I Asked ChatGPT to Plan An Entire Class Term!

Teachers can be assigned to teach any course at any time, and sometimes, the instructor may have little (or no) time to prepare. If the instructor is lucky, there may be materials from a teacher who taught it last, and the course might have an assigned textbook. However, in reality, sometimes there is no textbook available. Asking ChatGPT to come up with a plan would ease a lot of the stress and would work as a springboard for a teacher to work from. 

I used ChatGPT (Feb 18 2024 version) to create a tentative plan for a class on American Idioms. The idea came after the release of the 99th Episode of the DIESOL Podcast. You can watch the entire video on our YouTube Channel here.

There are some things that ChatGPT did well. For the most part, ChatGPT gave me output that I could use in a class. The first few prompts didn’t need to be tweaked. I did have to go through the lists of idioms that it gave me to make sure that the idioms were in the correct category. Two were not, so I manually fixed them.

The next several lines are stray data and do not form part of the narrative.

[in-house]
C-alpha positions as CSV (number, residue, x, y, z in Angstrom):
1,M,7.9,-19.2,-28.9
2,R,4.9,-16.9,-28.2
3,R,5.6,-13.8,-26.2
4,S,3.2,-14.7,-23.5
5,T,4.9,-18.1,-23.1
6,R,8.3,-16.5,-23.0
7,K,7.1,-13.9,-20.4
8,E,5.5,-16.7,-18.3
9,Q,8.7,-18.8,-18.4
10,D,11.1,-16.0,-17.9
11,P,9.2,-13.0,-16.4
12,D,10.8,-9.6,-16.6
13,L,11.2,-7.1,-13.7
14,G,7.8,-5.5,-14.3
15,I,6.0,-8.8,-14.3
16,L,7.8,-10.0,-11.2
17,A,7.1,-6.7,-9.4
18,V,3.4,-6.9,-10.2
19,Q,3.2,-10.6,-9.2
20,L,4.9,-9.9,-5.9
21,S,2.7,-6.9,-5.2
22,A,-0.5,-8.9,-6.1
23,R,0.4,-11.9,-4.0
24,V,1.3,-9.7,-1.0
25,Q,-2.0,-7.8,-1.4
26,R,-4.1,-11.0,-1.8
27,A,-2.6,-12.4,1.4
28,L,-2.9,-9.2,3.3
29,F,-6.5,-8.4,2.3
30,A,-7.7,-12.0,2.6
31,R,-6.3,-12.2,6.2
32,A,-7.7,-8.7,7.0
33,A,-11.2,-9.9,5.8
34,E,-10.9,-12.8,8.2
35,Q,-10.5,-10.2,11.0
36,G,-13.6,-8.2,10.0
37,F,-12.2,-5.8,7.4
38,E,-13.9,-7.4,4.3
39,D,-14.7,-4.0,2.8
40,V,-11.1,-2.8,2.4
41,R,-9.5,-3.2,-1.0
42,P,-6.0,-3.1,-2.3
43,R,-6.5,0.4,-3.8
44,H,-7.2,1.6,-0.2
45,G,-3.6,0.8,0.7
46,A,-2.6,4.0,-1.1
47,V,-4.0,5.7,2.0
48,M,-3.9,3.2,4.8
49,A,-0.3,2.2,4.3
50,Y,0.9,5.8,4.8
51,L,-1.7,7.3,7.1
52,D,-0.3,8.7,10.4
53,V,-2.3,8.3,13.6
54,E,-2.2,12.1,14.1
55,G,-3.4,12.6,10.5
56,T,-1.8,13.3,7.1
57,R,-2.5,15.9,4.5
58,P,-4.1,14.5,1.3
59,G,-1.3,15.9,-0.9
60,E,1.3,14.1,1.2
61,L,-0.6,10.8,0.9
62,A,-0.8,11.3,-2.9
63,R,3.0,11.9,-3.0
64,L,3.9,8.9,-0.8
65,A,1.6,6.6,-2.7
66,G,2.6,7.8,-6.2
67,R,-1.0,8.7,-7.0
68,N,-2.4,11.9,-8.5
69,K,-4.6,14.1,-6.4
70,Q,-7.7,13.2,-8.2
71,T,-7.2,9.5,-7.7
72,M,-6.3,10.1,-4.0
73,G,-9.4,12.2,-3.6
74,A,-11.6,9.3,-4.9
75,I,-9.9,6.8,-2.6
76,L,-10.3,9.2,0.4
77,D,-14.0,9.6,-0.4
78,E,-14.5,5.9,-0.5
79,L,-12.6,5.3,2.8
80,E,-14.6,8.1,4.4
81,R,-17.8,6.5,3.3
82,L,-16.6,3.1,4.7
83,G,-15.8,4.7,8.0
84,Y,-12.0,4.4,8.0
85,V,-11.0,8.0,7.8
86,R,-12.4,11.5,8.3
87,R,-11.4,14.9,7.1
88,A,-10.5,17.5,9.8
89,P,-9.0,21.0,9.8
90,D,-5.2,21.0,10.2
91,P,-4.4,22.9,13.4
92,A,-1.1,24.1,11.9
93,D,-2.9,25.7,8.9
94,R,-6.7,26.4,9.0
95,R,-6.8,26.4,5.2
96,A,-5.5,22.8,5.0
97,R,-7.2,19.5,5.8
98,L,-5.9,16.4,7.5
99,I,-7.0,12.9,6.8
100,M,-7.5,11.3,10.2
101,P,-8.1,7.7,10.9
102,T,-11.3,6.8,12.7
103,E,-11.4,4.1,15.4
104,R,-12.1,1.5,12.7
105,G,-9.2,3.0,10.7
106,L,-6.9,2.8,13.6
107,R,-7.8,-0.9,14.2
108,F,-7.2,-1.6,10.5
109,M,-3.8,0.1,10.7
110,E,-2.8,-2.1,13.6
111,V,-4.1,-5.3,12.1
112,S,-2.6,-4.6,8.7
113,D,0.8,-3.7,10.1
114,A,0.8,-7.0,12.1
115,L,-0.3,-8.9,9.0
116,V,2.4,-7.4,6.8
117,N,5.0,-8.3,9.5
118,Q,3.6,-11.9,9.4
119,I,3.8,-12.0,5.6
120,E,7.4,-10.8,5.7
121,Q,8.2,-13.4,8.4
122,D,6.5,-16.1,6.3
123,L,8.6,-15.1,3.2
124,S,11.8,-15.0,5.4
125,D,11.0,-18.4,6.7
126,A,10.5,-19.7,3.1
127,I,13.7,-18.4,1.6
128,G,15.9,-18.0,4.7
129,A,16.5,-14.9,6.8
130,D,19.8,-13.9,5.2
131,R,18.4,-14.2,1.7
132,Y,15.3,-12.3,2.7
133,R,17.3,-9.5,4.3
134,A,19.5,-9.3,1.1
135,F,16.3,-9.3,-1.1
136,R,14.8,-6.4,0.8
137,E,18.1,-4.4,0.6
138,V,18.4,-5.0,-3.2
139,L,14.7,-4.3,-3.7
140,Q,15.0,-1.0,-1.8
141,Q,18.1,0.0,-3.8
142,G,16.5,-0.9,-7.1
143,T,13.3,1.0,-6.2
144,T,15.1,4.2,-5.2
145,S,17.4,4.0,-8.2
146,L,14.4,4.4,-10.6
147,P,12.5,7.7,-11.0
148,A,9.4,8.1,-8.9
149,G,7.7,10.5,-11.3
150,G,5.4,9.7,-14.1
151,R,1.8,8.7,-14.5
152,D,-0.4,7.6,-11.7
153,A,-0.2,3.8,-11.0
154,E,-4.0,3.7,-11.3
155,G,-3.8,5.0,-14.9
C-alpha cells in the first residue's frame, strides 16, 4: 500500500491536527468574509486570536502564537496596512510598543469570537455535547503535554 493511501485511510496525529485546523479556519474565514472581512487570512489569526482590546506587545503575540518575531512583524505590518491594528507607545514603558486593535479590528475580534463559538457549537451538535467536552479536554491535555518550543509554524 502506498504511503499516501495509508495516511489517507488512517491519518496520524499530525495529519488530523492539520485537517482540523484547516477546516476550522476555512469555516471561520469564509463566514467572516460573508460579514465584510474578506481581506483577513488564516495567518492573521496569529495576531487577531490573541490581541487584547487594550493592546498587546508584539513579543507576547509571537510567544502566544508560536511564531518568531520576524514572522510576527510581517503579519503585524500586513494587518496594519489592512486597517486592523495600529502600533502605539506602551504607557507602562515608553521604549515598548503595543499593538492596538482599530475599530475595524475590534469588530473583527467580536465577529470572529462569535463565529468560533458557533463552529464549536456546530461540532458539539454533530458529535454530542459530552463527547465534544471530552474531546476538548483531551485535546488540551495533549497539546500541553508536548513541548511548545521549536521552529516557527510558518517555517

However, as I asked for more detailed material, like games and videos, it gave me some repetitive information and video links to every resource it gave me were dead URLs. This didn’t eliminate a lot of time for me, as a teacher, because I now had to go and see if those videos existed elsewhere with a new URL; they didn’t. 

What impressed me the most was that ChatGPT did provide me with some cultural material that I could tie back to my students’ backgrounds. Not only did it give me idioms that translate similarly into other languages, but it gave me a list of idioms in other languages. This would have taken me a long time to collect, and the idea only came after wondering how I could tie idioms to help students speak a little more English. 

Overall, I am happy with the result and I would certainly use something like this that I could modify as I’m teaching a course. Now I am curious to see what other chatbots would give me. Stay tuned!

The full, formatted document can be found here. Feel free to adapt the prompts as you wish, and do let us know what your own exploration results were!